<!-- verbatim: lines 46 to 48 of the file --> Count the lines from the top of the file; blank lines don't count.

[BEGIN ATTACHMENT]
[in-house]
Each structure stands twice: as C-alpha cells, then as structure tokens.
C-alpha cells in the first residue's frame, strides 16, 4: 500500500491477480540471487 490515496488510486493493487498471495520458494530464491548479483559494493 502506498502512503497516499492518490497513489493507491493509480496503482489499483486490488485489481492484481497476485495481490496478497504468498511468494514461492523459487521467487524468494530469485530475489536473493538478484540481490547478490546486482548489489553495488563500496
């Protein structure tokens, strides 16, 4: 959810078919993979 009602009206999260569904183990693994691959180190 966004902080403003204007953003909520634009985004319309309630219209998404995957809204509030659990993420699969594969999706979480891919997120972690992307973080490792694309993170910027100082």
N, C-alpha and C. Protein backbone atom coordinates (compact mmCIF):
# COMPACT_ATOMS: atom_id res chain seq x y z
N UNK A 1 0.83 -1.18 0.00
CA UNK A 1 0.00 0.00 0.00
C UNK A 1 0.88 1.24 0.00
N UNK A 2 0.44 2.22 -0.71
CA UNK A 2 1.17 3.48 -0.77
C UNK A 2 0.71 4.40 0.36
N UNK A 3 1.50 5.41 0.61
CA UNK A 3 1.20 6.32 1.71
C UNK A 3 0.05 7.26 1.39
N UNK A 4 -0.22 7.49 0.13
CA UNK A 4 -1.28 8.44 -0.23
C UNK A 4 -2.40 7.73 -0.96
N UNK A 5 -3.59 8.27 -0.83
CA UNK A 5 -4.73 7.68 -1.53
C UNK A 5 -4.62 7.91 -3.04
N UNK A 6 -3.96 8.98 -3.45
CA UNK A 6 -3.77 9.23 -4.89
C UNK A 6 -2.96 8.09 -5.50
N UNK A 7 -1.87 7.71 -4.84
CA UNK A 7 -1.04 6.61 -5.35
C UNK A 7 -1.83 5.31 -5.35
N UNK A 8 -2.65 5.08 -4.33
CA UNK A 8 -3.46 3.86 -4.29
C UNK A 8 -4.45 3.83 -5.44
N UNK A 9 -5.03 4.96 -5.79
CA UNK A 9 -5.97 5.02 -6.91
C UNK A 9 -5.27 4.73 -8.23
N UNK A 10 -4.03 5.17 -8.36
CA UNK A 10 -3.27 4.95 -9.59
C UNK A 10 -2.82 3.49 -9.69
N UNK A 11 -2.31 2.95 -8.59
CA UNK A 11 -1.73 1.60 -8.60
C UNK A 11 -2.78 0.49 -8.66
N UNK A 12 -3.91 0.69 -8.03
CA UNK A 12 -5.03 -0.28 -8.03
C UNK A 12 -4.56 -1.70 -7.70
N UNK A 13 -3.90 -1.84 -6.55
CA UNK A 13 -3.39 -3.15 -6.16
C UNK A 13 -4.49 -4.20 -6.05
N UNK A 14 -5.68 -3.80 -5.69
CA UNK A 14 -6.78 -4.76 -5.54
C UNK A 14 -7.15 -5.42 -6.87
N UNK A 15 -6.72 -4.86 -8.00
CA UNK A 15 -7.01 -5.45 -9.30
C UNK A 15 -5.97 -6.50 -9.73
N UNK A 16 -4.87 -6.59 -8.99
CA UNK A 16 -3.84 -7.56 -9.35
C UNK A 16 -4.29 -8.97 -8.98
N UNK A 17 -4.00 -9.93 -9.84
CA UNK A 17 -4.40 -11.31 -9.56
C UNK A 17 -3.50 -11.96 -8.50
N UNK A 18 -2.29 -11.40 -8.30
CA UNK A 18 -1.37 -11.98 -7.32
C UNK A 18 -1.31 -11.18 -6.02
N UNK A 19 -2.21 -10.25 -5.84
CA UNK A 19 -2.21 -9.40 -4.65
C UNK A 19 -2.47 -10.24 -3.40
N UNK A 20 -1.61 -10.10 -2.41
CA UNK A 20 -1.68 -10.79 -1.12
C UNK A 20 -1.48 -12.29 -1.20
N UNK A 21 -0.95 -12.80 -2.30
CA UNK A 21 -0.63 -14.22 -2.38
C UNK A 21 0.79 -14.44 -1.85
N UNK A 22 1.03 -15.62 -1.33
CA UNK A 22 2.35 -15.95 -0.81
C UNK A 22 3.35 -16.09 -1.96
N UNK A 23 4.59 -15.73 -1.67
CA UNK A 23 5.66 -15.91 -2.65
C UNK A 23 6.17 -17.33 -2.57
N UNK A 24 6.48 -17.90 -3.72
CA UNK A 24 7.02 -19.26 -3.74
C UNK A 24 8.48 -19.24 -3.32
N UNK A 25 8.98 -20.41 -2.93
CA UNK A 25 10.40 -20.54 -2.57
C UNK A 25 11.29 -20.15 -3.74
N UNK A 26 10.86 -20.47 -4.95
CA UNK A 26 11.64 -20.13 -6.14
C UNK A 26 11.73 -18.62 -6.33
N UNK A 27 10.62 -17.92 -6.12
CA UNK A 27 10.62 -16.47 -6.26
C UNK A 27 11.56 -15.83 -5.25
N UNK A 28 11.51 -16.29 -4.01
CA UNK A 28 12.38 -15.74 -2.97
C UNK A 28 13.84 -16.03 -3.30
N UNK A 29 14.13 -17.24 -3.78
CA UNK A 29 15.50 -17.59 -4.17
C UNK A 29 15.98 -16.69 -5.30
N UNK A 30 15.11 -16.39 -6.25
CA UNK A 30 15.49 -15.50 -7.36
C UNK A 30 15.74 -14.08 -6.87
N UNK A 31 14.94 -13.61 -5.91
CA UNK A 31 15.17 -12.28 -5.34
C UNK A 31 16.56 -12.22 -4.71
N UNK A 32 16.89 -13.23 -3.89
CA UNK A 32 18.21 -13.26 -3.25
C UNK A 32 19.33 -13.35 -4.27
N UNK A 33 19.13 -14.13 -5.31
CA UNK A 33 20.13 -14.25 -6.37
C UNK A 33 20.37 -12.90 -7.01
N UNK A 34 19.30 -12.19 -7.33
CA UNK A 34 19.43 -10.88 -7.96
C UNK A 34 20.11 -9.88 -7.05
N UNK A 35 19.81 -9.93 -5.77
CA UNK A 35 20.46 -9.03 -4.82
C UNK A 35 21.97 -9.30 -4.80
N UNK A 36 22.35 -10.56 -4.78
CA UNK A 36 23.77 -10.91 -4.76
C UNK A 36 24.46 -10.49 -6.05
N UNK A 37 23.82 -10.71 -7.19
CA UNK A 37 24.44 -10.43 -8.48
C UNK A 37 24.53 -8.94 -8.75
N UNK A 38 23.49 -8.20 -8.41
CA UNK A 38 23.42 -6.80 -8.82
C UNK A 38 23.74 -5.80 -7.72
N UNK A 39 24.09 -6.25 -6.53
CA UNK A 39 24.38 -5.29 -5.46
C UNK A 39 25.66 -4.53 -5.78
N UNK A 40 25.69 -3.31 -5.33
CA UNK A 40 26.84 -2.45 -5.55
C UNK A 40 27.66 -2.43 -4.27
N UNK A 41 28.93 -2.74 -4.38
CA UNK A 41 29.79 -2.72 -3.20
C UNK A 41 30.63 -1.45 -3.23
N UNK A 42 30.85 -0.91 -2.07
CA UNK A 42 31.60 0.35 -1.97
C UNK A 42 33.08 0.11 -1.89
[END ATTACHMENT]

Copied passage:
N UNK A 14 -5.68 -3.80 -5.69
CA UNK A 14 -6.78 -4.76 -5.54
C UNK A 14 -7.15 -5.42 -6.87